It may come as a surprise that, despite some of the above-mentioned hurdles to on-the-fly delivery by drones, there are actually quite a few networks already in place around the world.
Let’s take a look at some of them.
Despite a recent crash, which forced the temporary suspension of its program, the Swiss Post will resume its otherwise successful drone deliveries. Using the Matternet M2 Parcel Delivery Drone, the Swiss Post has been ferrying medical payloads to hospitals in Switzerland for several years.
DHL’s Parcelcopter program, which uses a sleek little Wingcopter VTOL drone, has been operational since 2016. Like the Swiss Post drone service, DHL’s program is designed to transport medical supplies and matériel to remote regions with inadequate existing infrastructure.
Probably the most ambitious UAV delivery system is Project Wing, a subsidiary of Google’s parent company Alphabet. Using the Wing delivery drone, which operates with an efficient electric engine and can achieve speeds of 74 mph, Project Wing has already inked deals with FedEx and Walgreens.
Surprisingly, the biggest drone parcel delivery service in the world is the little-touted Zipline company. This US-based robotics and drone technology company operates medical drone deliveries in Africa, for the transport of human blood plasma and vaccines to remote locations.
Zipline has deals with the governments of Rwanda and Ghana and has already revolutionized healthcare in these rural African countries. Healthcare workers just text a request for a blood or vaccine drop, and it arrives 30 minutes later by drone.
Which goes to show you that drone delivery systems are already changing the world.
The Future of Drones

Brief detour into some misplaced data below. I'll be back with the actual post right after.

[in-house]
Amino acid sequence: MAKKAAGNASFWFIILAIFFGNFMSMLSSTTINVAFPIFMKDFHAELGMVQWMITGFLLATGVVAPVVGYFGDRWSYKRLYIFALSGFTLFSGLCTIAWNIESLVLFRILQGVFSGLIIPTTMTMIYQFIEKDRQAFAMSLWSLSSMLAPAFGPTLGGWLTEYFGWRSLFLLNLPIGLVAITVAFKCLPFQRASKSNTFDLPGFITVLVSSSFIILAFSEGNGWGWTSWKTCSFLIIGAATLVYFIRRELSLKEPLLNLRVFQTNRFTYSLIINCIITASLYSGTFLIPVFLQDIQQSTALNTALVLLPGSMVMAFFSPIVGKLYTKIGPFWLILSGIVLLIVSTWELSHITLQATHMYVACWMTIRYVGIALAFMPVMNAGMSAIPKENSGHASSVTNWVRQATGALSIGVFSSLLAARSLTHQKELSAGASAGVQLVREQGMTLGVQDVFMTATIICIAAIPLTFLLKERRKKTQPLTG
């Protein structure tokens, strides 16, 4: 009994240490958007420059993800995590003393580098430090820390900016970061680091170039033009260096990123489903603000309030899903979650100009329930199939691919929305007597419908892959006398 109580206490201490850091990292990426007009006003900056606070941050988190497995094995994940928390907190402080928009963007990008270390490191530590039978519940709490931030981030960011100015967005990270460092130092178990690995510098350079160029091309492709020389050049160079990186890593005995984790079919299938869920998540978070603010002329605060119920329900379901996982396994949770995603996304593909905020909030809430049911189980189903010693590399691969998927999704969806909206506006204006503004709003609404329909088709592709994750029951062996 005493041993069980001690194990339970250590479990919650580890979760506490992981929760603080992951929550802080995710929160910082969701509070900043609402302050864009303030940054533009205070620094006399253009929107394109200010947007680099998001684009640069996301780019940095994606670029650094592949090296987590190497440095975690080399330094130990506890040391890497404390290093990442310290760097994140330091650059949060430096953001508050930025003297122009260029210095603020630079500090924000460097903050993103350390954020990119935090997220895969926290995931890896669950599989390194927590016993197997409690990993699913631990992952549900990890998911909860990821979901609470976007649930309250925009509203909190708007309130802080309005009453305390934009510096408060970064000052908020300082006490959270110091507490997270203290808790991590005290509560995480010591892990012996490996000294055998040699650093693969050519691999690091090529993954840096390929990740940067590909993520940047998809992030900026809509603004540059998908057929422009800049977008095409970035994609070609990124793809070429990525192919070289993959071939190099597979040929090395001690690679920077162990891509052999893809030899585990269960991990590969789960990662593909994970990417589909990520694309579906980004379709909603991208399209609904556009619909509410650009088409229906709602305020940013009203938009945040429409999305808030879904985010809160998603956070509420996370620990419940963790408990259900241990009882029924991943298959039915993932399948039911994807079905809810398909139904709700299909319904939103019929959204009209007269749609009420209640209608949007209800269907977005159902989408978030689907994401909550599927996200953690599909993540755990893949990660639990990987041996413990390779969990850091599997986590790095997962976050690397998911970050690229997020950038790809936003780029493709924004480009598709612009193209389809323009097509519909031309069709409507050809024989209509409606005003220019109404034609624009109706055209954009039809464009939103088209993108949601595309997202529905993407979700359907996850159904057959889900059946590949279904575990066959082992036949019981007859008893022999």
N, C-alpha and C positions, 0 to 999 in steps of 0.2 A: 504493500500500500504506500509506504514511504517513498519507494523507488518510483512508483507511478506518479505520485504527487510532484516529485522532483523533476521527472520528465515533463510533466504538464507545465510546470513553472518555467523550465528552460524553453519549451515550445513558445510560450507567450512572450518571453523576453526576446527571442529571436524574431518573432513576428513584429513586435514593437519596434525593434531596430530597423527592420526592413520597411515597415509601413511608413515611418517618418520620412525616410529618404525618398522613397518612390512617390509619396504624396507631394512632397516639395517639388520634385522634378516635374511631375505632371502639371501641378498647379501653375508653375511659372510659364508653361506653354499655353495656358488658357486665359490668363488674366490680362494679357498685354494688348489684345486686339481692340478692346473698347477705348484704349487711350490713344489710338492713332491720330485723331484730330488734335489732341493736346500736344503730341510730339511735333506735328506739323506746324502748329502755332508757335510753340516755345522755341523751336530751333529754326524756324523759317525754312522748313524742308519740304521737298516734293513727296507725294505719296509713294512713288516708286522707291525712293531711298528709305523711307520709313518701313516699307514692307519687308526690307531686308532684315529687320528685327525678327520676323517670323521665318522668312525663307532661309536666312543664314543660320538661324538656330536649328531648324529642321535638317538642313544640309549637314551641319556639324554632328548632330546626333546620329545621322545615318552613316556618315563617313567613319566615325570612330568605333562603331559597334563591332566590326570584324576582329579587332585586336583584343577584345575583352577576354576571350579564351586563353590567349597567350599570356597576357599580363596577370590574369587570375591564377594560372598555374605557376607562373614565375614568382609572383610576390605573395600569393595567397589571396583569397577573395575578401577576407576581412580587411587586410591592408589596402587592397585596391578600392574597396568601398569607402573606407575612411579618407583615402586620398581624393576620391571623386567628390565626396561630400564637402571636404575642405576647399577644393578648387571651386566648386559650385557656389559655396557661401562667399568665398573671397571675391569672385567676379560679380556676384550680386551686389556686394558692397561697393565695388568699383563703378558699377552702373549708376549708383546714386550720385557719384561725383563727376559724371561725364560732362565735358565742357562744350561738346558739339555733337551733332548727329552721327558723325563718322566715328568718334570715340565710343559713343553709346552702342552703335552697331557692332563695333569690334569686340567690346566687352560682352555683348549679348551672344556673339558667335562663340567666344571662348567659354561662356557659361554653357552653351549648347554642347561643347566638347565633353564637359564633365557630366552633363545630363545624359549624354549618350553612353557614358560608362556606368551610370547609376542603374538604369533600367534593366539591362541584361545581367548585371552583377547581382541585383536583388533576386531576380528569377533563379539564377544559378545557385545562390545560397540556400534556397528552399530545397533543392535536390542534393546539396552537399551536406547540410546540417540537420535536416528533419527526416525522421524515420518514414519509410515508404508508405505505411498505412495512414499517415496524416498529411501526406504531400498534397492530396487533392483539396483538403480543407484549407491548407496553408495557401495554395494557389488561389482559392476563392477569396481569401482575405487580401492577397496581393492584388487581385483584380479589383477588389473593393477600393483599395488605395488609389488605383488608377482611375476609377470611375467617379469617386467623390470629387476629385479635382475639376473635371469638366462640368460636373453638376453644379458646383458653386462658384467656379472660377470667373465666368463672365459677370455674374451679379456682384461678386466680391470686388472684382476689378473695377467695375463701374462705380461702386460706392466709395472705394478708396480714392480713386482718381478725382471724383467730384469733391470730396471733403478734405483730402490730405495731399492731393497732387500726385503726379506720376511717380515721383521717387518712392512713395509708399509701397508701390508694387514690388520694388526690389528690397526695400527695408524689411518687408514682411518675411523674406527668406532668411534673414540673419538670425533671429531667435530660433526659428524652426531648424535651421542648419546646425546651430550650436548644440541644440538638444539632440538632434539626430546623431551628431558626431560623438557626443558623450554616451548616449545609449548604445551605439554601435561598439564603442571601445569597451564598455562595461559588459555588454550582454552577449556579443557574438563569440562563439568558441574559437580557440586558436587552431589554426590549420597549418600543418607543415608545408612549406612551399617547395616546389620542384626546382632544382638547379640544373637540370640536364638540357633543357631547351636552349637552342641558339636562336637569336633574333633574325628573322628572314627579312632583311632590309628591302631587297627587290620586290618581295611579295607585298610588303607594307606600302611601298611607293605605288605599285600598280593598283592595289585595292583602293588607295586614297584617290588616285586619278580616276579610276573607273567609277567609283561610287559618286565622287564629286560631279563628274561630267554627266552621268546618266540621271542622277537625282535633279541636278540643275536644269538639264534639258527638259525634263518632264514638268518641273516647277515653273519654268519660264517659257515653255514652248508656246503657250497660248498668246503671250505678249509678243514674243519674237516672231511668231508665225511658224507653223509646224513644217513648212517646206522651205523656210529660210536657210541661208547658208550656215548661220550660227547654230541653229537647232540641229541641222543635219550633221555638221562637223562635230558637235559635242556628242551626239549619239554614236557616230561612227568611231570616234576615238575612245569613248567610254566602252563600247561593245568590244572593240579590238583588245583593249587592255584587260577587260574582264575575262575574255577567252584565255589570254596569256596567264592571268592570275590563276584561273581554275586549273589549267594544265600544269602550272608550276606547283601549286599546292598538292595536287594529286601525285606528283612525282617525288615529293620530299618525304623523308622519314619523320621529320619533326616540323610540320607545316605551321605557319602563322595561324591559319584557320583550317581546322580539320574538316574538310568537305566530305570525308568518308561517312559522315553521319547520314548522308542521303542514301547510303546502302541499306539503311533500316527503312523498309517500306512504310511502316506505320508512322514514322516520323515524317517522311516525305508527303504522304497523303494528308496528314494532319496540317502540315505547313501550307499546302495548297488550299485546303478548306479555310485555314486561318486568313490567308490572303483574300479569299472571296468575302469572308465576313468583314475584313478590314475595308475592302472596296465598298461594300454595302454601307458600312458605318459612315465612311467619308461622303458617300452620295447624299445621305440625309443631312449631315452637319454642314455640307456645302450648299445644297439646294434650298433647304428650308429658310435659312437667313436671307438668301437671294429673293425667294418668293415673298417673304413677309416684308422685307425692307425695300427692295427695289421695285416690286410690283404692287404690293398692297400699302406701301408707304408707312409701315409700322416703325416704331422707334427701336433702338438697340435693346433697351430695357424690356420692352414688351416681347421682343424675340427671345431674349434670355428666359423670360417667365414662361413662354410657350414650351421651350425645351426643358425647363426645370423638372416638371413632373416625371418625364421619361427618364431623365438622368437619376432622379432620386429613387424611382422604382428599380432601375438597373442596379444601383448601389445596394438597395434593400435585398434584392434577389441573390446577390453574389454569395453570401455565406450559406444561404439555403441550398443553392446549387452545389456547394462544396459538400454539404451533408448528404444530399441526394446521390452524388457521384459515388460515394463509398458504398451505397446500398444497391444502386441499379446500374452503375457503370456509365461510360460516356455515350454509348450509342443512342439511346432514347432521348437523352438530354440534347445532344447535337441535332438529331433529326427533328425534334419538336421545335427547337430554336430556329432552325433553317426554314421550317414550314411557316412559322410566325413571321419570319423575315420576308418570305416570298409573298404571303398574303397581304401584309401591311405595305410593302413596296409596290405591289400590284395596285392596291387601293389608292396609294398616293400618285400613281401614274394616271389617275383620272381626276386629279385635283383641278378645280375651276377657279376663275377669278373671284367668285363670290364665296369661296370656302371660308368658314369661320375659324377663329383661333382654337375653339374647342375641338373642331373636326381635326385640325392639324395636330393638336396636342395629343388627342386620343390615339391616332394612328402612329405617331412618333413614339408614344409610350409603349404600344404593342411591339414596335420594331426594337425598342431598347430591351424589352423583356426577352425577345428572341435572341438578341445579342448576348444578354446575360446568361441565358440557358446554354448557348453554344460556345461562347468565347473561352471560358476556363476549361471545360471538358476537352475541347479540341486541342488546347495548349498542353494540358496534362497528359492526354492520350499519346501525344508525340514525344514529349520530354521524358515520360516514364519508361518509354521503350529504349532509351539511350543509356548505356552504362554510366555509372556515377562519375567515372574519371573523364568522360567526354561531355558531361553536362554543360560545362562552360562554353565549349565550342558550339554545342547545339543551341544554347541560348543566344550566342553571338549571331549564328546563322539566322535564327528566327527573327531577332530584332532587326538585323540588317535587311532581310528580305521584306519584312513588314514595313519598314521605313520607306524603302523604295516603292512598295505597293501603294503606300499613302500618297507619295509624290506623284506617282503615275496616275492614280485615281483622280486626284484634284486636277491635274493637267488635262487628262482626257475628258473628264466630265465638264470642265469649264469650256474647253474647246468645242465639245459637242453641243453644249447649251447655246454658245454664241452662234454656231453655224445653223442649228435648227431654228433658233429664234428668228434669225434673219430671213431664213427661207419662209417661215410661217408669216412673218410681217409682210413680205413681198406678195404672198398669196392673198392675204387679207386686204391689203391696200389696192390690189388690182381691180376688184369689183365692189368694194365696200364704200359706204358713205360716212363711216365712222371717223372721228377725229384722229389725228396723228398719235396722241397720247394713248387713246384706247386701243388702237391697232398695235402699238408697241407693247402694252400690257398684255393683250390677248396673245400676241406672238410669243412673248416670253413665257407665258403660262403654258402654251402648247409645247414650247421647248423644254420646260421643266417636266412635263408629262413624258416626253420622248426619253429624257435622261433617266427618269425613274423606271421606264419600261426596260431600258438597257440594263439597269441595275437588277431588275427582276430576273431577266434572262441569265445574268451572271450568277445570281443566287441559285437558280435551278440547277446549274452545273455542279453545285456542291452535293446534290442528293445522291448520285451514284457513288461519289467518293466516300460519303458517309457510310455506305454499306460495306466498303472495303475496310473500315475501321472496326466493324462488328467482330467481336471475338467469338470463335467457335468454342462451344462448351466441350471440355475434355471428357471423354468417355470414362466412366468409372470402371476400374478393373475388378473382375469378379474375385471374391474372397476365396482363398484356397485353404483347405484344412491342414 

Drones delivering small packages is one thing. But what about drones capable of transporting larger cargo?
After all, there’s much more to logistics than the final delivery of goods to the customer. The freight business is dominated by containerized shipping, and the need to transport large amounts of cargo for long distances is at the heart of the business.
Some companies are exploring the production of full-blown cargo drones. Boeing, for instance, is developing a big drone capable of hauling up to 500 pounds of freight. Sabrewing’s Rhaegal RG-1 cargo UAV is an all-weather vehicle designed to handle up to 1,000 pounds.
There’s even more on the horizon. From modular drone pods to self-sailing drone ships, it’s practically certain that we’ll see drones involved in just about every facet of future shipping.
Face the Future With the Pros
While it’s interesting to speculate about the future of drones, and what role they may play in shipping, it remains the case that logistics is still a matter of trusted shipping companies.
Drones or no drones, getting goods and products to your customers is always going to require a friendly face and a bunch of pros who know what to do. For your business shipping and courier needs, contact Expressway Courier today.
Whether with drones, planes, trucks or even on foot if we have to…we’ll get your stuff to its destination.